Rodney Johnson | Wednesday, February 20, 2013 >>
If there is anything we have to crow about it would be our least-recognized forecast…
In 1988 – 1989, when we forecast that Japan would see a major 12 – 14-year downturnrn in the 1990s while the U.S. and Europe would see their greatest booms in history.
We made this prediction when most economists saw Japan overtaking the U.S. economy by 2010. At the time the Japanese were buying up much of our prized real estate and golf courses, which added insult to injury!
It looked like the Land of the Rising Sun was an ominous and very real threat to U.S. dominance.
And when we spoke out to tell everyone they were wrong – that Japan was an economic catastrophe waiting to happen – people laughed at us. They ridiculed us. Most simply dismissed me as a nut.
Well look who’s laughing now…
Today, Japan’s economy is only 38% of the U.S. in GDP. Its stock market is still down 70% from its peak in late 1989, after dropping as low as 80% in 2003 and 84% in 2009. Its real estate market is still down 60% since its peak in 1991… with no signs of a rebound.
Japan is a coma economy and you’d have to be smoking crack not to see it.
The question is…
How Could Economists Have Been So Wrong?
First, it’s obvious they’ve never had sex or run a business! If they did, what was happening in Japan would have been obvious to them.
Second, they didn’t see Japan’s bust coming because they didn’t look at what was actually driving the economy. It’s a mistake they continue to make to this day. They simply do not understand that it is people, moving through their life cycles of spending, and innovations in technology that drive ANY economy.
Back when we made our unpopular call on Japan, we had calculated that the country was at the peak of its demographic cycle (between 1989 and 1996), while the U.S. and Europe were just starting to see their best years ahead. We had also calculated that Japan’s unprecedented real restate was due to peak by 1991… the first of many real estate bubbles around the world.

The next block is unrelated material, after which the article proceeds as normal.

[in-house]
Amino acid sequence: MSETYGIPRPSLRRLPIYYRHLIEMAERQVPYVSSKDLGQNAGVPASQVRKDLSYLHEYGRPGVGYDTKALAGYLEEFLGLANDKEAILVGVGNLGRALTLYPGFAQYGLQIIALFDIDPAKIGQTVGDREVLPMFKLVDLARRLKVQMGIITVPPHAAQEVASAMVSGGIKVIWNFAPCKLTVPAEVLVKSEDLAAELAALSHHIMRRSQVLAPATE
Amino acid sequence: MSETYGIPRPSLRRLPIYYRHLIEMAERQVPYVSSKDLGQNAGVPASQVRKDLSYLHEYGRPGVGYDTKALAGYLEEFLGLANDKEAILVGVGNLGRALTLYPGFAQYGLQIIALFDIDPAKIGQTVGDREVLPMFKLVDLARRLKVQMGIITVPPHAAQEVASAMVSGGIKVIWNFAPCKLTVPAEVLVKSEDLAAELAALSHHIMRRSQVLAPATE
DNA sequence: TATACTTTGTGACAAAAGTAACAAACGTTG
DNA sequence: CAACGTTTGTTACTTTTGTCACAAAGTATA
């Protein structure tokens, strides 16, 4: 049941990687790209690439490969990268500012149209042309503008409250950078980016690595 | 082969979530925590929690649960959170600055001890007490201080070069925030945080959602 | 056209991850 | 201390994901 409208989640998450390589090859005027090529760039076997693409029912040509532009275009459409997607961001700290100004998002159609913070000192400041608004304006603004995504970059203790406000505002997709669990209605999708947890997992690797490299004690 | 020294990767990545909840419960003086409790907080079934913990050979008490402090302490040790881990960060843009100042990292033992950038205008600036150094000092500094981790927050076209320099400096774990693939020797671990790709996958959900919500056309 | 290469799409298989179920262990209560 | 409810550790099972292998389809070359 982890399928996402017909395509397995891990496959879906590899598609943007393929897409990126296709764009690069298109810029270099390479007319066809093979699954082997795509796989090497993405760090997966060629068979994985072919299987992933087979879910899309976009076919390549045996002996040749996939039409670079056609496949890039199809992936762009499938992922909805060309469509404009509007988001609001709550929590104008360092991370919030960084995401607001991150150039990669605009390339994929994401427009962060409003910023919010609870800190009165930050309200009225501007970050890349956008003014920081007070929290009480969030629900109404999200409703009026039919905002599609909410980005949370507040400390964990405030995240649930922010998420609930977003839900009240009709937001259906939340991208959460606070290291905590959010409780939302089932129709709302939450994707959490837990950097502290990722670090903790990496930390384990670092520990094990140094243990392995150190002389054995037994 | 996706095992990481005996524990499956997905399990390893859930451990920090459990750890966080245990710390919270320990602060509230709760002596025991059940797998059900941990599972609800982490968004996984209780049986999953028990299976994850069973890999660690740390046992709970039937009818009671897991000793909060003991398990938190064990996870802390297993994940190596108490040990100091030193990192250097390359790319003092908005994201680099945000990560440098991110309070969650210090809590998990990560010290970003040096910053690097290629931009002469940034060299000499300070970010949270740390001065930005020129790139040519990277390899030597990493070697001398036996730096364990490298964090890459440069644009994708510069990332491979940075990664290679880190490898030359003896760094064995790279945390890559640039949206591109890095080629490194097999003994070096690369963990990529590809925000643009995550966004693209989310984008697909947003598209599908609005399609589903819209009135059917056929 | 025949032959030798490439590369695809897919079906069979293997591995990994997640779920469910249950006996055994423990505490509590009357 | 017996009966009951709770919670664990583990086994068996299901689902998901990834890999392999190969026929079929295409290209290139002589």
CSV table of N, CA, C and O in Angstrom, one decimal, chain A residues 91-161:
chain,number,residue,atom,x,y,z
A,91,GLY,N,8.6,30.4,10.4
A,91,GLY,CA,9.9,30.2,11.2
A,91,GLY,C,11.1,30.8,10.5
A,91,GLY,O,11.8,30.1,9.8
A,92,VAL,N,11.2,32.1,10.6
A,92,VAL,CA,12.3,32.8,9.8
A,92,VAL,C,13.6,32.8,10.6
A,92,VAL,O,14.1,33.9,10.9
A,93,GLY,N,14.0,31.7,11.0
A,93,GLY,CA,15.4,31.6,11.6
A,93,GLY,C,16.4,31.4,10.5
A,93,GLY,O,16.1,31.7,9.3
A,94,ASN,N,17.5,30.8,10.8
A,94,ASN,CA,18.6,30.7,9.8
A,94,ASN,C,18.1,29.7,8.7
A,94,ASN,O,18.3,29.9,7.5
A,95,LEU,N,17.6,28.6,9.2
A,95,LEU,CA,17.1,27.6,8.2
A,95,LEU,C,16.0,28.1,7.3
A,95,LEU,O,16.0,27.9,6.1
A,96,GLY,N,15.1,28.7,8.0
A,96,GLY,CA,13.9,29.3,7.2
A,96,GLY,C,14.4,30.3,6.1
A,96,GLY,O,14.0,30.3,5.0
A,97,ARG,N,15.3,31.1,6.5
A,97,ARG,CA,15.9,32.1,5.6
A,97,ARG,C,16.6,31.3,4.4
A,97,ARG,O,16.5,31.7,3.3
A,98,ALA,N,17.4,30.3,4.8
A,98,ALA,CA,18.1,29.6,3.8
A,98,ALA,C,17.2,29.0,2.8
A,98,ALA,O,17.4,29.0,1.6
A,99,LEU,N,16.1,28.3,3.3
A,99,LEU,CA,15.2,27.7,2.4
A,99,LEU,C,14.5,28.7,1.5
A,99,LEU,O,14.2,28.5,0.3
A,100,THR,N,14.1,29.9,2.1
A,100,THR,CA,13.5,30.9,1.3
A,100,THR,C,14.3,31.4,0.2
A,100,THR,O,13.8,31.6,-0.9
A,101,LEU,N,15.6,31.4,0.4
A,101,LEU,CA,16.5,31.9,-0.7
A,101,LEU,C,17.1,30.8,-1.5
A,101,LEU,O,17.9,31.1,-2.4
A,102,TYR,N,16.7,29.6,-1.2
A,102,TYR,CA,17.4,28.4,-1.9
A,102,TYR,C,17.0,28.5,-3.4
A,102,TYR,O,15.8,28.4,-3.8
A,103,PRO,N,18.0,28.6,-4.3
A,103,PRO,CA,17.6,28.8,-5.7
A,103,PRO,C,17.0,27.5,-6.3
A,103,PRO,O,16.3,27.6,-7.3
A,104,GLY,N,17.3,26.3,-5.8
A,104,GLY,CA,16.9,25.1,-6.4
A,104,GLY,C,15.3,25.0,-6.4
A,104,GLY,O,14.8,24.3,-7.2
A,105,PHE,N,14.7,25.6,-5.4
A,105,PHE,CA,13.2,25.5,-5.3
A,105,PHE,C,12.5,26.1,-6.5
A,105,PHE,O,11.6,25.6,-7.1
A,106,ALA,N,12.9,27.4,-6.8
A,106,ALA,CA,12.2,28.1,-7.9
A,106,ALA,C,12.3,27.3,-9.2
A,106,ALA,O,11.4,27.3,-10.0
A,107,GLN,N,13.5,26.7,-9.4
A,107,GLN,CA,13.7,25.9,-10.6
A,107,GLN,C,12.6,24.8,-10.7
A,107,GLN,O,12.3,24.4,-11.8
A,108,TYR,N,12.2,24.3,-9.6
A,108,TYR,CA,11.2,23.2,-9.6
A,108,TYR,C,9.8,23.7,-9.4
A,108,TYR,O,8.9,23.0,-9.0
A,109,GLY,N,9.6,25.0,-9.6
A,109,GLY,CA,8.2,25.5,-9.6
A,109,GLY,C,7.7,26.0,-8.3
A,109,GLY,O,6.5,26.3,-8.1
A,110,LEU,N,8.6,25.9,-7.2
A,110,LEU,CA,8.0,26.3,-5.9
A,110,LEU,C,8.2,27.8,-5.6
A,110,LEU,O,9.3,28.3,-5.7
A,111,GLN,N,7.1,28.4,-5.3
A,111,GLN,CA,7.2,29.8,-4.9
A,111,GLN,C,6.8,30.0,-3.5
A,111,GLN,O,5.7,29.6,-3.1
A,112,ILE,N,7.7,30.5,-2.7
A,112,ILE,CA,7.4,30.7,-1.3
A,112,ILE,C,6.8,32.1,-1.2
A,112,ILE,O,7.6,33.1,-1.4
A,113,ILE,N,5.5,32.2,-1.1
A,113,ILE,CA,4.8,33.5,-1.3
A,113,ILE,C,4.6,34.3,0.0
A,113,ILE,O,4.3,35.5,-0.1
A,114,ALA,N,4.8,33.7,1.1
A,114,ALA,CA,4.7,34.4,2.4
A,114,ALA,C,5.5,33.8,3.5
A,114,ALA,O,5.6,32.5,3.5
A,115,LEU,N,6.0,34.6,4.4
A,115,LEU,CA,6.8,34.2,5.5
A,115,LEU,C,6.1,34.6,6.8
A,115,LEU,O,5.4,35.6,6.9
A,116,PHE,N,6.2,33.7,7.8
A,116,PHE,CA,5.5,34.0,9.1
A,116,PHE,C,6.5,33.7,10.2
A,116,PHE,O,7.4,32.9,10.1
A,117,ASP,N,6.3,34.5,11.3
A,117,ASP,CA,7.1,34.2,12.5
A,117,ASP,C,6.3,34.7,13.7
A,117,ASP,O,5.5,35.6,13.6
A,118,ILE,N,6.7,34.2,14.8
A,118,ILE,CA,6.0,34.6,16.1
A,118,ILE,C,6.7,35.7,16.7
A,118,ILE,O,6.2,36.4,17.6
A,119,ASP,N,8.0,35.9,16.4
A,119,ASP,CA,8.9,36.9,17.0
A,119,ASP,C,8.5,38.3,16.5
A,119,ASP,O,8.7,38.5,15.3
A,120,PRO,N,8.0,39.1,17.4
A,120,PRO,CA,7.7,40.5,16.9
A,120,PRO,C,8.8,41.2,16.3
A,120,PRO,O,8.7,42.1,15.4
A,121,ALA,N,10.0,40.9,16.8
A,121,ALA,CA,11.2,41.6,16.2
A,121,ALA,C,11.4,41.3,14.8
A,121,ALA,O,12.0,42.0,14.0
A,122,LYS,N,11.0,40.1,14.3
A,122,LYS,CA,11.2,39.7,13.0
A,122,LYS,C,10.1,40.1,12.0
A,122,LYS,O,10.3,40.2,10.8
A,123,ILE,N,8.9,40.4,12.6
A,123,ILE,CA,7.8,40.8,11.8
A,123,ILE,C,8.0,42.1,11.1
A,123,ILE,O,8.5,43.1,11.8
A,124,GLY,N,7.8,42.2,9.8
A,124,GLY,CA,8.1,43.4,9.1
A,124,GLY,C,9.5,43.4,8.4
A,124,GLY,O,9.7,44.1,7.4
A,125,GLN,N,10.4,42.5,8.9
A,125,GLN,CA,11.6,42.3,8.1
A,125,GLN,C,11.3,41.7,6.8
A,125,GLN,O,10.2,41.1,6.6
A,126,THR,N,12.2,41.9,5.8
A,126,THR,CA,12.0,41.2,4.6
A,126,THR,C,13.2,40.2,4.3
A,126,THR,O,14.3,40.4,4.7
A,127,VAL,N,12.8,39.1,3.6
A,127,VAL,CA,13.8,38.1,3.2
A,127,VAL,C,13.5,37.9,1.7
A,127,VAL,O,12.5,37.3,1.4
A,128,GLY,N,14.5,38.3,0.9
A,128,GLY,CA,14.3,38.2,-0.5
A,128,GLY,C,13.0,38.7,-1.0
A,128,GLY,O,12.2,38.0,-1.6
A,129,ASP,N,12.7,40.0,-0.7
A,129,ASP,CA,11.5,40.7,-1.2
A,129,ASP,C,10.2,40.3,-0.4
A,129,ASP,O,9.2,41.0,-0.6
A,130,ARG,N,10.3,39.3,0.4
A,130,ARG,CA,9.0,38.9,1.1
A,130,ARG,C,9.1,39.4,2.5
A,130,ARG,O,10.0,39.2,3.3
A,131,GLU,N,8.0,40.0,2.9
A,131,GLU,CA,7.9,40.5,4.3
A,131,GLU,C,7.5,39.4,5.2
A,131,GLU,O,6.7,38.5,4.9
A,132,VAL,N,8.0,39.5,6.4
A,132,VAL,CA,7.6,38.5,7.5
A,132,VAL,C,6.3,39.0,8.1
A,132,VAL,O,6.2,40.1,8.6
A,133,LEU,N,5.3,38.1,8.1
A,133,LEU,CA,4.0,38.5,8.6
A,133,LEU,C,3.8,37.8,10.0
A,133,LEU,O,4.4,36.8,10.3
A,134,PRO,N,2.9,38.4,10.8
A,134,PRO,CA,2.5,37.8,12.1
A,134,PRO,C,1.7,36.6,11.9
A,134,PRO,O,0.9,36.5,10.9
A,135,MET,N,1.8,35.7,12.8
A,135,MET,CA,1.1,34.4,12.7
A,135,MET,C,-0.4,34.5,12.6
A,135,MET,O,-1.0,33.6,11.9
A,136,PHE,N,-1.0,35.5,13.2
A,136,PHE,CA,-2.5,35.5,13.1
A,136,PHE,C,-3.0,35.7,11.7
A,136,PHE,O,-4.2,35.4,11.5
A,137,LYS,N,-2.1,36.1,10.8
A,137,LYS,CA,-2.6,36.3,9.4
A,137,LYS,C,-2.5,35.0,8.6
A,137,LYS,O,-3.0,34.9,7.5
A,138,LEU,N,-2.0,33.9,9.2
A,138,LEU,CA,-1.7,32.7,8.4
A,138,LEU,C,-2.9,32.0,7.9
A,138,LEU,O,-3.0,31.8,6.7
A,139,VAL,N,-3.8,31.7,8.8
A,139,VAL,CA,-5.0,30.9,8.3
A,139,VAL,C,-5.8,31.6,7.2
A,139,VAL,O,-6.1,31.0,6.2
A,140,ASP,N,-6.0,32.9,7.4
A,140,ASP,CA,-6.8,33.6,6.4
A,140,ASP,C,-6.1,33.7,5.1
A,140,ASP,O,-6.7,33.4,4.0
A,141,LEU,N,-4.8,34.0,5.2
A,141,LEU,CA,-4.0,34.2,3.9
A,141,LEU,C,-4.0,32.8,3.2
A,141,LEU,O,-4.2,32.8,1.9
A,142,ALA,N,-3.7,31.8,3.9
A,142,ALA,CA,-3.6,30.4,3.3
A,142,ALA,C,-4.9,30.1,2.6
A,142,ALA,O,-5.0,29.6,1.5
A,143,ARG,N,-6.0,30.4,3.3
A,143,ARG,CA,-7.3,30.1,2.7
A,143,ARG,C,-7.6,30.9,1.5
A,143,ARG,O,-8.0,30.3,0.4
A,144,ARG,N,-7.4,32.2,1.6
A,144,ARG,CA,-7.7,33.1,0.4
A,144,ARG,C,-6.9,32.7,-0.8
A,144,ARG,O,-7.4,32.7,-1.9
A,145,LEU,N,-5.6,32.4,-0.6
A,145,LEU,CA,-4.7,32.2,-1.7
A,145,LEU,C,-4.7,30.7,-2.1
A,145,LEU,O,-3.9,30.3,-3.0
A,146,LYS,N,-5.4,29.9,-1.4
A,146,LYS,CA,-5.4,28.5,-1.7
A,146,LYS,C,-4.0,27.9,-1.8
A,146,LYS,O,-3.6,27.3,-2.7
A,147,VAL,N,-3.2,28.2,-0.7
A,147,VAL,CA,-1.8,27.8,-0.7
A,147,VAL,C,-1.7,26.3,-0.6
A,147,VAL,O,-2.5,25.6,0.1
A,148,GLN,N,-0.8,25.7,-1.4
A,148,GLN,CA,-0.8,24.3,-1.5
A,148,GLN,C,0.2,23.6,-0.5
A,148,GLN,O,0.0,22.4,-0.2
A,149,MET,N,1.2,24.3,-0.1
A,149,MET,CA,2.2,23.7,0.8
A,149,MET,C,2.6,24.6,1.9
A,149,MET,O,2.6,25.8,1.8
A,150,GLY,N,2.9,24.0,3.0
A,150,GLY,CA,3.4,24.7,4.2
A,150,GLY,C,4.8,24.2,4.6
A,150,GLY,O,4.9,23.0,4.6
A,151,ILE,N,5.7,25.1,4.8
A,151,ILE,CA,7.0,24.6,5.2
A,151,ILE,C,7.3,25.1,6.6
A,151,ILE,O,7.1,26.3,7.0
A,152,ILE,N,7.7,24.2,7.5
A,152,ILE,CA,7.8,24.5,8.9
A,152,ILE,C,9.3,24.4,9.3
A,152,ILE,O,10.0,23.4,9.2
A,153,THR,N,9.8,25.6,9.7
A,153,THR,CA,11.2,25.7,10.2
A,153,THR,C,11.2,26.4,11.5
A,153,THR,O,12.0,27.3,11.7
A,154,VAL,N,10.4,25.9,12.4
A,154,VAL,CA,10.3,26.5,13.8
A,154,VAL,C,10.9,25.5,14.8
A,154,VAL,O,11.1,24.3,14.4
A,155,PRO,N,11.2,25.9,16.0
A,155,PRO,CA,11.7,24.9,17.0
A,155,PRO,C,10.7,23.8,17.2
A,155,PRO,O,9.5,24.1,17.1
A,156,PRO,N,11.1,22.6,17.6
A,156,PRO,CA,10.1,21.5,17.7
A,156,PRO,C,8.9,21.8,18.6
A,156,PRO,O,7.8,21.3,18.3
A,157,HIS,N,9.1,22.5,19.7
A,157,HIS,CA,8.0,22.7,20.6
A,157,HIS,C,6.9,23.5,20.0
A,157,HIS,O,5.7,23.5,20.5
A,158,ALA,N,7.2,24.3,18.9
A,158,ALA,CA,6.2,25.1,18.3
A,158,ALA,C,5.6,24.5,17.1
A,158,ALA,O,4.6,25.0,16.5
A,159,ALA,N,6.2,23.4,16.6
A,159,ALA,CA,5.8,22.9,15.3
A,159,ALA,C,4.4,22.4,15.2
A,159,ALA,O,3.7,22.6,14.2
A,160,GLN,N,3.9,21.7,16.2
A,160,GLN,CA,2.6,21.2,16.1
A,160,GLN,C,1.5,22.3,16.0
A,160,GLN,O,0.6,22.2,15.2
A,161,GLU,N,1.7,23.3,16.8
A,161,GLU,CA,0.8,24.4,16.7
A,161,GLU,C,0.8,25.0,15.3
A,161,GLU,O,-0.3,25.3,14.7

That’s what we do. We look at what people will predictably do as they age in growing numbers… when they innovate… when they enter the workforce… when they earnrn, spend and borrow… when they save and invest for retirement.
It’s so predictable, in fact, it is a science!
(And while we all know we’re better, stronger, faster and smarter than our neighbors, friends, family and colleagues, the reality is we’re all very predictable in our spending life cycle.)
Now, this new science of economics is showing us that China’s NOT going to be the economic force everyone’s predicting it will be.
The reality is China’s a demographic time bomb just a few years away from going off…
Yes, China’s workforce declined for the first time ever, recently. But that’s just an intermediate trend. The reality is that its working-age population (those between the ages of 20 and 64) is set to peak by 2015… plateau into 2025… and then decline for decades to come. Just as Japan’s did from the 1980s forward.
“Et Tu Brute, China?”
Yes, the rest of the emerging world has younger populations that have the capacity to grow their workforces and spending for decades to come. India is a prime example of this.
Oh, but not China!
Because its one-child policy has been in force since the early 1970s. And the full effects of this idiocy will hit China’s economy from around 2015 onward.
Our analysis does show that China is only slightly more than 50% urbanized. This means it still could have a few decades of growth if it harnrnesses this highly leveraged factor. We’re talking about increasing GDP per capita by three times on average.
But our demographic analysis also shows that younger people, those between the ages of 20 and 34 are the ones that migrate to new growth areas and cities, and that demographic in China is… you guessed it… dropping like a rock!
We expect China’s rural-to-urban migration rates to slow in the decades ahead, just when they’ve overbuilt every infrastructure possible in an attempt to stimulate growth.
And China is likely to see a greater slowdown than expected if the U.S. and Europe slowdown, as we expect they will between late 2013 and early 2015 (and again, between late 2017 and early 2020).
P.S. That said, don’t count China out altogether. Despite its flaws, its population and work ethic are strong. It is already the second largest economy in the world, but only 40% compared to the U.S. measured in our dollars. It has one aircraft carrier compared to 11 in the U.S. As with any other bust, there are opportunities. We’ll seek them out for you. Stay tuned.
Ahead of the Curve with Adam O’Dell
China has a wages problem. I know… it sounds odd because for the past decade Americans have watched companies flock to China simply for the cheap labor they’ve offered.